Atmospheric organic aerosol at the molecular-level

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Nov 02, 2018
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In our study, we compare the molecular-level functionalized organic aerosol composition from three different field sites, a laboratory chamber, and a fully-explicit chemical model to assess temporal variability in organic aerosol composition. Before we dove fully into this study, we started by exploring the data from our first field site, located in a forest in northern Michigan. We made two key observations that shaped the rest of our research. First, we noticed that the bulk aerosol composition remained fairly consistent across all the daytime and nighttime samples we collected. Second, we noticed that comparing individual samples at the molecular-level showed surprisingly little overlap between the composition of these individual samples. In most data in previously published studies, the composition of organic aerosol seems to follow relatively consistent patterns. So, the variability we observed across samples collected at similar times (e.g. day-to-day) or consecutively (e.g. day-to-night) piqued our interest, and motivated us to perform a similar analysis for two additional field sites and to explore possible driving factors of this variability via laboratory chamber experiments and chemical modeling.

We collected ambient aerosol samples at three diverse field sites: (1) in a northern Michigan forest on the PROPHET research tower, which is isolated from large cities and therefore an opportune location to study organic aerosol from biogenic sources; (2) near downtown Atlanta, GA, a large city that is close to large forested areas, which makes it a good place to study a mixture of biogenic and anthropogenic aerosol and is representative of parts of the southeastern U.S.; and (3) in New York City, a good location to study organic aerosol from anthropogenic sources. At each of the three field sites, we noticed similar compositional variability when comparing individual samples to each other.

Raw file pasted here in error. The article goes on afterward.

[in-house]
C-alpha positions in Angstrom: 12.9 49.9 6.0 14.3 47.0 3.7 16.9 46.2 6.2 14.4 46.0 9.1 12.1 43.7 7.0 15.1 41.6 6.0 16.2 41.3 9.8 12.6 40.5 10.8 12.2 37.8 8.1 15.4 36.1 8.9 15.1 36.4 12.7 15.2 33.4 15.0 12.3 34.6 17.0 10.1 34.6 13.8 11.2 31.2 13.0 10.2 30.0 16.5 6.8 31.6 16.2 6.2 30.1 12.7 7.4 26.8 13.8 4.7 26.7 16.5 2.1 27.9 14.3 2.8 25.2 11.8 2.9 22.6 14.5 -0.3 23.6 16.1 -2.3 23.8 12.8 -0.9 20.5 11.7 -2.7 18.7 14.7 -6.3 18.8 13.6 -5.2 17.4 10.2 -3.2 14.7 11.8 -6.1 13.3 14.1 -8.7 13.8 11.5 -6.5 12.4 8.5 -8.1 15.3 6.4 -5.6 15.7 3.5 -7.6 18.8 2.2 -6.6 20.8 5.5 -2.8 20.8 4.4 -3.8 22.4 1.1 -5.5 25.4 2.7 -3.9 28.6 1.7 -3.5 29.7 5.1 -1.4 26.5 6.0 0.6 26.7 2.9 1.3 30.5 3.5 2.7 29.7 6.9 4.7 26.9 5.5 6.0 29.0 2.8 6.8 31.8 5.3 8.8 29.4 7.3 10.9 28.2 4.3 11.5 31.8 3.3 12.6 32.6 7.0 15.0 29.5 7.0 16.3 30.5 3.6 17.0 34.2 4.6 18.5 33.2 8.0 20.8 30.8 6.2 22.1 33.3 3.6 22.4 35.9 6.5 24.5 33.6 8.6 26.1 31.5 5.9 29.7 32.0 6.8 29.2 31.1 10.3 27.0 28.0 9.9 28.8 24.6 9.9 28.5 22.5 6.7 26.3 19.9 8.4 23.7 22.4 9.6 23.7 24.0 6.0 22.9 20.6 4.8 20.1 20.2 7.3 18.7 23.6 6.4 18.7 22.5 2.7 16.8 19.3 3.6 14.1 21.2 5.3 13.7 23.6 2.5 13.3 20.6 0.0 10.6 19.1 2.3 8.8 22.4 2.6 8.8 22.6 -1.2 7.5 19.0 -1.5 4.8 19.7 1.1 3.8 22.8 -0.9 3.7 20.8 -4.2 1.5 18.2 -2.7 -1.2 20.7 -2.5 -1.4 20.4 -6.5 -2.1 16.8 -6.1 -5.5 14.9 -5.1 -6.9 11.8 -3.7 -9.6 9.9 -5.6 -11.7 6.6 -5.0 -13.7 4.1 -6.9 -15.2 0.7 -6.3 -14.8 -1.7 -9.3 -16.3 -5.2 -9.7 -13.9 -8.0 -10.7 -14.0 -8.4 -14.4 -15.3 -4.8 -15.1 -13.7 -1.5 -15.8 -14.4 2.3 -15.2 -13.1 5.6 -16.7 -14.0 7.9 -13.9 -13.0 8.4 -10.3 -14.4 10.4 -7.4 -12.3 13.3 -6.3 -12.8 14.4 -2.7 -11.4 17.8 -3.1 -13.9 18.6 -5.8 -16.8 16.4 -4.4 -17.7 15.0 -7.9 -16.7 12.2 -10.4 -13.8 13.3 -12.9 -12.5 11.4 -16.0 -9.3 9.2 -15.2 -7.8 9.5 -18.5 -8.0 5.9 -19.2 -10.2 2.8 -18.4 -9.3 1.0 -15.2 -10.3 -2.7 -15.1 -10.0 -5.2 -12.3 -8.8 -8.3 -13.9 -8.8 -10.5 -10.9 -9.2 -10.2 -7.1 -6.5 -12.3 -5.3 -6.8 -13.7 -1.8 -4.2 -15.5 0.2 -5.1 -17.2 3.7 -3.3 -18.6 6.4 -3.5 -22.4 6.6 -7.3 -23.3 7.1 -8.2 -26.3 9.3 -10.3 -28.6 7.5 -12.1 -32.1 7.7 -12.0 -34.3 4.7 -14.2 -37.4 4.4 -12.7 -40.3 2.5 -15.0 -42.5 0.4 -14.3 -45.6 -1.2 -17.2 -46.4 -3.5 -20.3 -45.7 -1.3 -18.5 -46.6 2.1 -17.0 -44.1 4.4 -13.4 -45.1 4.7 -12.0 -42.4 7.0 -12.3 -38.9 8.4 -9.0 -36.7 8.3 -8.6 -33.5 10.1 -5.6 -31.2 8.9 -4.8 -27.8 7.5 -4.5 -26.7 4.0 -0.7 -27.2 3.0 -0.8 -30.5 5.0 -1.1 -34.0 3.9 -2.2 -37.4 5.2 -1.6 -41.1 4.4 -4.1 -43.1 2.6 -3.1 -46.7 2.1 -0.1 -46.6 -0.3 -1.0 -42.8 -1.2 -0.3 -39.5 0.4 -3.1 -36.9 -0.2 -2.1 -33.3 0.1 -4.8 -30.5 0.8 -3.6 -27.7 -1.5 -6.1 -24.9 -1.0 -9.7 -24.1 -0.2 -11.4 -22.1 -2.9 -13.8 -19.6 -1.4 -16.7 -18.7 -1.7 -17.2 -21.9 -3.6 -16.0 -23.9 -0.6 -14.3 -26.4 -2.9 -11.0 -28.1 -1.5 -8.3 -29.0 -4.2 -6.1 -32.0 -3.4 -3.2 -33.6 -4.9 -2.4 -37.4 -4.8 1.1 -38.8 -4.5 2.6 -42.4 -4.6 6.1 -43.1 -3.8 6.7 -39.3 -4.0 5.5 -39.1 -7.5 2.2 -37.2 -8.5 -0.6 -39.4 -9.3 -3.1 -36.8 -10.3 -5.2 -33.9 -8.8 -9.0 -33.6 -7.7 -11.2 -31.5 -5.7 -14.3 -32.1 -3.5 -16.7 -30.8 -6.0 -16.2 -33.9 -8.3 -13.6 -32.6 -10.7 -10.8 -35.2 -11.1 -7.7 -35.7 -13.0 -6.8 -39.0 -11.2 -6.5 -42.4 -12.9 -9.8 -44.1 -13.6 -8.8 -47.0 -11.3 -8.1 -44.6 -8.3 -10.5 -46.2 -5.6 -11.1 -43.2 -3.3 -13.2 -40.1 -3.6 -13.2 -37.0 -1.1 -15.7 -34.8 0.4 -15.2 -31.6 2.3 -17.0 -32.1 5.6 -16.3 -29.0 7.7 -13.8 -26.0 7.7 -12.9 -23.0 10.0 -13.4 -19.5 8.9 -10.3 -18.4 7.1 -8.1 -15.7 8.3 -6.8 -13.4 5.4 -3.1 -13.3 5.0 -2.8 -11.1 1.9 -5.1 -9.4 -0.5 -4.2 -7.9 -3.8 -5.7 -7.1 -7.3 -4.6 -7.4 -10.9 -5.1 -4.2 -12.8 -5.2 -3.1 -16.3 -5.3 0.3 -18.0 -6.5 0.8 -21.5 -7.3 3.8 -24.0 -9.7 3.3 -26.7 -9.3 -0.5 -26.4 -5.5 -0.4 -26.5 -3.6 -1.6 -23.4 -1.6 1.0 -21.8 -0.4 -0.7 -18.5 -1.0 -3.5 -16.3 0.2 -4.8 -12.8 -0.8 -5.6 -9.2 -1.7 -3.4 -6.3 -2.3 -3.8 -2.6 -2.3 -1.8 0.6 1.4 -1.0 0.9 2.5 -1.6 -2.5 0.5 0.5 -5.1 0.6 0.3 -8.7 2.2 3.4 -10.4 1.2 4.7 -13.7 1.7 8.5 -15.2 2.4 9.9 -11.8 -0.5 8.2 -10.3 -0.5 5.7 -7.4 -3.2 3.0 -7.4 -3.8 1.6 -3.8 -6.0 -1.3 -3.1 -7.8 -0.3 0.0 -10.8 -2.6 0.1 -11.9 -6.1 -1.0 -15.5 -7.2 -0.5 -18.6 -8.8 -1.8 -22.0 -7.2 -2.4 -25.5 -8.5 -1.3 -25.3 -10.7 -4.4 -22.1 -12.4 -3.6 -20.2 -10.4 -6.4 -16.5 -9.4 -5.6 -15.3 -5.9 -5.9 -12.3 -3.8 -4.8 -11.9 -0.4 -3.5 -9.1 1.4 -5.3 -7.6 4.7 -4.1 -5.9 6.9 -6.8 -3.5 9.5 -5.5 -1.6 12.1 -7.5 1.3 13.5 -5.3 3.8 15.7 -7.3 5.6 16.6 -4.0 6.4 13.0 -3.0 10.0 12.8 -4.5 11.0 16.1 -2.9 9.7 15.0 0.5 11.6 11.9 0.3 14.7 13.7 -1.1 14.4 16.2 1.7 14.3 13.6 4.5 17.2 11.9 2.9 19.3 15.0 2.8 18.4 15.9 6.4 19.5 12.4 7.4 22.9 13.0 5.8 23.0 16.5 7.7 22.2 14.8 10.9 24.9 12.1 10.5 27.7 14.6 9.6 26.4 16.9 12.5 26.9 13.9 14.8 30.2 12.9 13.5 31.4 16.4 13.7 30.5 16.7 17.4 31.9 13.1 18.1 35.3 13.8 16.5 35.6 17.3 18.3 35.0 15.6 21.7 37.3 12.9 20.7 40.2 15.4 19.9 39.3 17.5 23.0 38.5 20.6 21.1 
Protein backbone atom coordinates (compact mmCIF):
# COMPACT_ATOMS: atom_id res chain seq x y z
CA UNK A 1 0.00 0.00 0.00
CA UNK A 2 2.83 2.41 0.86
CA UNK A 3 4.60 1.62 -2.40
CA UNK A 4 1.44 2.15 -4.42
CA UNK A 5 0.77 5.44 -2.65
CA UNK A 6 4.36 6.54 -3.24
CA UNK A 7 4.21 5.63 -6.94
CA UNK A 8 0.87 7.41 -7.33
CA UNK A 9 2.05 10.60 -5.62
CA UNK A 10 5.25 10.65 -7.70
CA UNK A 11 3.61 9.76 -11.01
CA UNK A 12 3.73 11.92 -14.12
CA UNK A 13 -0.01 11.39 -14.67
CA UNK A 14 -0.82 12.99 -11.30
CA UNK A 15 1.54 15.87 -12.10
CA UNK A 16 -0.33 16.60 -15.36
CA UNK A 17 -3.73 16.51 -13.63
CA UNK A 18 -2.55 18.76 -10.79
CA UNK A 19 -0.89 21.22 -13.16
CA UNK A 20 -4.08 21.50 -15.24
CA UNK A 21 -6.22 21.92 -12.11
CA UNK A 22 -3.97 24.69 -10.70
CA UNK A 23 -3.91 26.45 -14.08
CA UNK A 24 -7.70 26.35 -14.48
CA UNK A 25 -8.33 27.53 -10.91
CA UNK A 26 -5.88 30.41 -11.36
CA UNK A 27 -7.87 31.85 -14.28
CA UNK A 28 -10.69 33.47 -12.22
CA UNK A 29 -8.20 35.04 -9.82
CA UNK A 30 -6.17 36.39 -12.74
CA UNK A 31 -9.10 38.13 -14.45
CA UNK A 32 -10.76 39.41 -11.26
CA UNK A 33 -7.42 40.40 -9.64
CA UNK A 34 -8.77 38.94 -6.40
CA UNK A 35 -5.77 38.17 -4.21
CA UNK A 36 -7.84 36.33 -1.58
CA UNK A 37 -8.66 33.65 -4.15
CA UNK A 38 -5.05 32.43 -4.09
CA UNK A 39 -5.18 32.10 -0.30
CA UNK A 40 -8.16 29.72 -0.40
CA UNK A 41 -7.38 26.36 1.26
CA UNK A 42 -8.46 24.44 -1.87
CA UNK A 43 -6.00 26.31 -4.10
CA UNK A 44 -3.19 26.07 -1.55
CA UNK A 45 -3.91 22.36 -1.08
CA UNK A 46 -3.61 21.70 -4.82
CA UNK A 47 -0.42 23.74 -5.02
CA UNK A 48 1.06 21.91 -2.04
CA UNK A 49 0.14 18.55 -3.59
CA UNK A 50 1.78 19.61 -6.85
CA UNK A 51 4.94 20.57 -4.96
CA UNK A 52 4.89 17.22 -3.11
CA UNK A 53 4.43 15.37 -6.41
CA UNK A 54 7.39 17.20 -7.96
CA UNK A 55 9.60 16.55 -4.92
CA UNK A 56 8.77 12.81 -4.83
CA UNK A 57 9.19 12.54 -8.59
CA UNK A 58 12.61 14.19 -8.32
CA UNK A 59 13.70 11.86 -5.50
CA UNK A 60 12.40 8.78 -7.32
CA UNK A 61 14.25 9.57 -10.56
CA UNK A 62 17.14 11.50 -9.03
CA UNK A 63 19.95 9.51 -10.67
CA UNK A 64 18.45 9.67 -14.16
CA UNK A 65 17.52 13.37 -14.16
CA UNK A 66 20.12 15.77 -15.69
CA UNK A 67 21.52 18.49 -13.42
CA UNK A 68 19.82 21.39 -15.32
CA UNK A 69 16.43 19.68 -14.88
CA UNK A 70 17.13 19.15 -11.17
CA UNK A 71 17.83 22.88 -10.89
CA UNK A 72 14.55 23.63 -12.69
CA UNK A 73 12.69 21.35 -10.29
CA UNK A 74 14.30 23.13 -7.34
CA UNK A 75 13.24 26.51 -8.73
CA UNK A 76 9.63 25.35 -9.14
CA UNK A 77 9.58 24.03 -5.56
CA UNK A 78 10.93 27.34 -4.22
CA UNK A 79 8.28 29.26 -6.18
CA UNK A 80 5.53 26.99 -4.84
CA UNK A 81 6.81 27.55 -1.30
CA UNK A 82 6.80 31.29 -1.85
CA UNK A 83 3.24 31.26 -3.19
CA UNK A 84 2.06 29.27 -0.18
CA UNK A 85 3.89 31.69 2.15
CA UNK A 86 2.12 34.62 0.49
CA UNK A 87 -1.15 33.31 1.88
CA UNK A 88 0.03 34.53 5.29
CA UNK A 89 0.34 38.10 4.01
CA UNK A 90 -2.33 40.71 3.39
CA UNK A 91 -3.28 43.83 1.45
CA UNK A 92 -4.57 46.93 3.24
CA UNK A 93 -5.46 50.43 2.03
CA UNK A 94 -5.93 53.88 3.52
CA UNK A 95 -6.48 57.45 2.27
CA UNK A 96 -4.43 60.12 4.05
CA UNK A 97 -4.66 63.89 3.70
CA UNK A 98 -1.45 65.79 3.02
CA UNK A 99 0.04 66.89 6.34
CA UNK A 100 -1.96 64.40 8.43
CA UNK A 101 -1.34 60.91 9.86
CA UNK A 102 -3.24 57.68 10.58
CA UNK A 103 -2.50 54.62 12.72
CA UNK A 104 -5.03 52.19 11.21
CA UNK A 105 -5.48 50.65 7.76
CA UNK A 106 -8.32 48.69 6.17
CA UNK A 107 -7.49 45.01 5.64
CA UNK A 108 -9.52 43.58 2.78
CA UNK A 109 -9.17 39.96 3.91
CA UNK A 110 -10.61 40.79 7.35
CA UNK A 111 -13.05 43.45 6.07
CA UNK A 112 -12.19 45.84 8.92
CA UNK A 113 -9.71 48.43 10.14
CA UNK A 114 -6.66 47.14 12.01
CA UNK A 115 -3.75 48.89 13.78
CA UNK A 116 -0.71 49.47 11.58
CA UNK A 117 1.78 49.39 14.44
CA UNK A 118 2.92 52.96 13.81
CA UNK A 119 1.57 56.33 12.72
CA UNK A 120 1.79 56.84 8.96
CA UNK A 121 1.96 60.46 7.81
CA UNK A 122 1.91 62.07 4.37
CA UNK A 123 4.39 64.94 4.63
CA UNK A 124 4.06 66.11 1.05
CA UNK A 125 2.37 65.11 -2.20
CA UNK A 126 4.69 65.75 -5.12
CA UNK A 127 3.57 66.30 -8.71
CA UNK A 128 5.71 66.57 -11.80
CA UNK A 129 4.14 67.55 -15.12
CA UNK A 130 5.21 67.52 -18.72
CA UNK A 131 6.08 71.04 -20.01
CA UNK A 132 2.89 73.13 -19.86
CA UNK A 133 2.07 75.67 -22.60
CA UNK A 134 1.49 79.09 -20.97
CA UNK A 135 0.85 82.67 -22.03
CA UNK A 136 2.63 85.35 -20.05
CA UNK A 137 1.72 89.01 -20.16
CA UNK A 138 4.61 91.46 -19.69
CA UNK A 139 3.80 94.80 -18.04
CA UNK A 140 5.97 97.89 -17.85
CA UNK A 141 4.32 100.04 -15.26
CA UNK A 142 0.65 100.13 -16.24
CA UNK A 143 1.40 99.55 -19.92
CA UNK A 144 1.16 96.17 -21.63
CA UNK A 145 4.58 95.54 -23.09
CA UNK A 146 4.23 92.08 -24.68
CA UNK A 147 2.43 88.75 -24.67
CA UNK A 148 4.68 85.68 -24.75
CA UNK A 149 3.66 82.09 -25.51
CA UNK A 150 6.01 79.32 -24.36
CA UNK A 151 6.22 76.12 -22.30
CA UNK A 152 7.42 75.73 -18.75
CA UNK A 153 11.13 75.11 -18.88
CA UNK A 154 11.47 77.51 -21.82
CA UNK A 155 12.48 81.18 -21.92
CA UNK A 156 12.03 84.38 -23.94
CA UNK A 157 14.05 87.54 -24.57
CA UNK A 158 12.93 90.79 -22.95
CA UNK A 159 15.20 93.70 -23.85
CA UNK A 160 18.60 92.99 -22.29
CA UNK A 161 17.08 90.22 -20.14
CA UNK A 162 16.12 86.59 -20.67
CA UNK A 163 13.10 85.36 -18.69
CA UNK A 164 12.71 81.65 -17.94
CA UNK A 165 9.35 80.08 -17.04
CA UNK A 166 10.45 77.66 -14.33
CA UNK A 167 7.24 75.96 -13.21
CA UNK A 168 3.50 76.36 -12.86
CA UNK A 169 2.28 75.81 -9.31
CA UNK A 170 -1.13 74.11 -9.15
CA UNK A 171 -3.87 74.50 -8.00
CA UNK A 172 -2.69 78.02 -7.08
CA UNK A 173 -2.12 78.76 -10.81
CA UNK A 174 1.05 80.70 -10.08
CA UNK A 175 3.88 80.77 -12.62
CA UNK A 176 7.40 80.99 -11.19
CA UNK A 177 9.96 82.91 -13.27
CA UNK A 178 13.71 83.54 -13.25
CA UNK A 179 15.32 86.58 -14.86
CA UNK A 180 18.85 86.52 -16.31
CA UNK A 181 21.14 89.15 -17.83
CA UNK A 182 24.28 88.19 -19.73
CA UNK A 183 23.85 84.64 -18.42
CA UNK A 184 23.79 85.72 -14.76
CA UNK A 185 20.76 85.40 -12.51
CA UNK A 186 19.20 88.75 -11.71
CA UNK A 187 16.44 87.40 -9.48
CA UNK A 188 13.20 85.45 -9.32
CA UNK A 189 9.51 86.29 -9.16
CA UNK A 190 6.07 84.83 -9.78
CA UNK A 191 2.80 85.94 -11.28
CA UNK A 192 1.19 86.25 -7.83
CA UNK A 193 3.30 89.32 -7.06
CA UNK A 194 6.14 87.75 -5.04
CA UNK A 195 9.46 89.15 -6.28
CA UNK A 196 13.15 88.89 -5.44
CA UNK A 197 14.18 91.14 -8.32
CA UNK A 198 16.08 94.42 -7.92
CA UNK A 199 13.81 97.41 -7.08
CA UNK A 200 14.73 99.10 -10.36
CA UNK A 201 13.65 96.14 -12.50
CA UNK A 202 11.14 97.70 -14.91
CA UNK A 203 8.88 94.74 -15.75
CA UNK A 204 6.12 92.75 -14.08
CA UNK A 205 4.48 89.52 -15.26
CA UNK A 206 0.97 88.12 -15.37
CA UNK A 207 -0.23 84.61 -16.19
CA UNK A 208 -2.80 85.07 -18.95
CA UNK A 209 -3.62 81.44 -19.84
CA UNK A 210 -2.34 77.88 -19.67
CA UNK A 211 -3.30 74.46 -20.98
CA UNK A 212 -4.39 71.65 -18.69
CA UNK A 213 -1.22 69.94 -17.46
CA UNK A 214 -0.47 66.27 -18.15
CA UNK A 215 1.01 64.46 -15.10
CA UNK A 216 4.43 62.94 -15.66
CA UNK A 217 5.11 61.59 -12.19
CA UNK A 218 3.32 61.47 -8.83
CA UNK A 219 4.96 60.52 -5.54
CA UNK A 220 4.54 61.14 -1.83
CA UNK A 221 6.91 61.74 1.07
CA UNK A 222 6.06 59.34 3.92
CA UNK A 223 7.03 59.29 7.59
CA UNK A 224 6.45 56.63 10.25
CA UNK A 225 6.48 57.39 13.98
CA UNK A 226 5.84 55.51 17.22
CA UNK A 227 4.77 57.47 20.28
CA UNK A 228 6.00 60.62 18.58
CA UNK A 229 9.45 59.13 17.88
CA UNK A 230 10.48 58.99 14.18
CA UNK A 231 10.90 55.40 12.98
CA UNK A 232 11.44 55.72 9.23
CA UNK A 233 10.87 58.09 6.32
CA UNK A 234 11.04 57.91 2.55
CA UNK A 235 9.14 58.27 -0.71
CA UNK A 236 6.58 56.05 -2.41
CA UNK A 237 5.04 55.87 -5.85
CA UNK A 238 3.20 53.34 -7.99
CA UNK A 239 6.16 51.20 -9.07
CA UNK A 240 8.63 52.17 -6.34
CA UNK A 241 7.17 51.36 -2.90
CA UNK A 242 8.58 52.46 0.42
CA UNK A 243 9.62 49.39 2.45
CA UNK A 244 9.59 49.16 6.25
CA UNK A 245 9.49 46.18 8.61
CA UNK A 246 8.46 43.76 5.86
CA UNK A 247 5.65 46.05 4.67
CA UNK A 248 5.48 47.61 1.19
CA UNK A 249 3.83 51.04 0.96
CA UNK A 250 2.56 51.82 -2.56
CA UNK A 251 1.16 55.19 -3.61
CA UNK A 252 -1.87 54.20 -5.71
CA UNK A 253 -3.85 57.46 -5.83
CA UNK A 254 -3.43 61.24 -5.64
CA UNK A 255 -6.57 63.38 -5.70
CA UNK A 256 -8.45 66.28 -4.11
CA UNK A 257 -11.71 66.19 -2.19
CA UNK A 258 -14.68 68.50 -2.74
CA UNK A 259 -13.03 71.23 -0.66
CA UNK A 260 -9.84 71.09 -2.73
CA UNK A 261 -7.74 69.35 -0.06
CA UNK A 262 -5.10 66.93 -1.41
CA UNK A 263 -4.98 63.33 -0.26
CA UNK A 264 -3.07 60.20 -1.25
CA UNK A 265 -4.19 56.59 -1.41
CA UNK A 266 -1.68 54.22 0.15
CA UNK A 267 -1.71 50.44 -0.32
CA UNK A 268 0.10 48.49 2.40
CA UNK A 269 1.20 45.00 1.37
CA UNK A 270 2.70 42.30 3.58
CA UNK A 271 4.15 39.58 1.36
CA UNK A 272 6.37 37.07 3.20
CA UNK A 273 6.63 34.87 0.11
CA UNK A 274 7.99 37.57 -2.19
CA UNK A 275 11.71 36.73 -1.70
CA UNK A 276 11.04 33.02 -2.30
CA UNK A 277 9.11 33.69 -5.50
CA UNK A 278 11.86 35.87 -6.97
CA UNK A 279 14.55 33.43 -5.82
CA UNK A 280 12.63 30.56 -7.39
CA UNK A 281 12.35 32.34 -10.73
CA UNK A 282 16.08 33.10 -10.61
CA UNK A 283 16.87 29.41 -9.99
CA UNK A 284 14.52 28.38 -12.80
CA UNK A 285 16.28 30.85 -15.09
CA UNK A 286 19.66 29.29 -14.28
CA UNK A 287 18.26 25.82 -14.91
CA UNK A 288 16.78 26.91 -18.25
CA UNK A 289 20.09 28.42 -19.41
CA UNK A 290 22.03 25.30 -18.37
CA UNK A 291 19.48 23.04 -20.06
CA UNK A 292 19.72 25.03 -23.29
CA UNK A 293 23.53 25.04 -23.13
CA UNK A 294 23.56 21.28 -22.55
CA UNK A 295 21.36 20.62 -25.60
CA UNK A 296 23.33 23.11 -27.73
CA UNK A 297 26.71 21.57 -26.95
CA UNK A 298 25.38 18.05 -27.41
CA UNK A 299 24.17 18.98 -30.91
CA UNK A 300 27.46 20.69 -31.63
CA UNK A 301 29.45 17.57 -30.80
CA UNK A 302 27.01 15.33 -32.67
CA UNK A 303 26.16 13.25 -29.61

Sampling at three diverse field sites in the US: northern Michigan (left), near downtown Atlanta (middle), and in New York City (right)

To validate our ambient observations and further explore this variability and its potential causes, we performed several laboratory chamber experiments using two prominent biogenic volatile organic compound precursors: alpha- and beta-pinene, which your nose would recognize as the characteristic smell of pine trees. These experiments allowed us to study the effect of precursor identity and chemical oxidation conditions in a controlled setting. We also used a chemical model called GECKO-A to simulate the molecular-level gas and aerosol composition in the laboratory chamber and in the ambient atmosphere. Both the laboratory chamber experiments and the modeling results showed similar variability to the variability we observed in the ambient atmosphere.

So, the takeaway is that the composition of functionalized organic aerosol might not always be as consistent as some measurement methods suggest, and measurements from field sites or times of day that look similar in terms of bulk properties may in fact be quite different at the molecular level. We are still exploring the range of implications of these results. Many aerosol properties depend strongly on molecular composition and structure, such as volatility and phase state.  We hypothesize that these aerosol properties might be sensitive to the highly variable molecular-level composition we observed at these three field sites, and might change significantly day-to-day as well. Aerosol properties are linked to aerosol effects on human health and the environment. So, understanding the molecular-level variability of organic aerosol composition is key to understanding how this variability might influence aerosol properties and possible associated impacts on our health and the environment. 

Our paper can be found here.

Written by Jenna C. Ditto & Drew R. Gentner, Chemical & Environmental Engineering, Yale University


Go to the profile of Gentner Group at Yale

Gentner Group at Yale

Research group, Yale University

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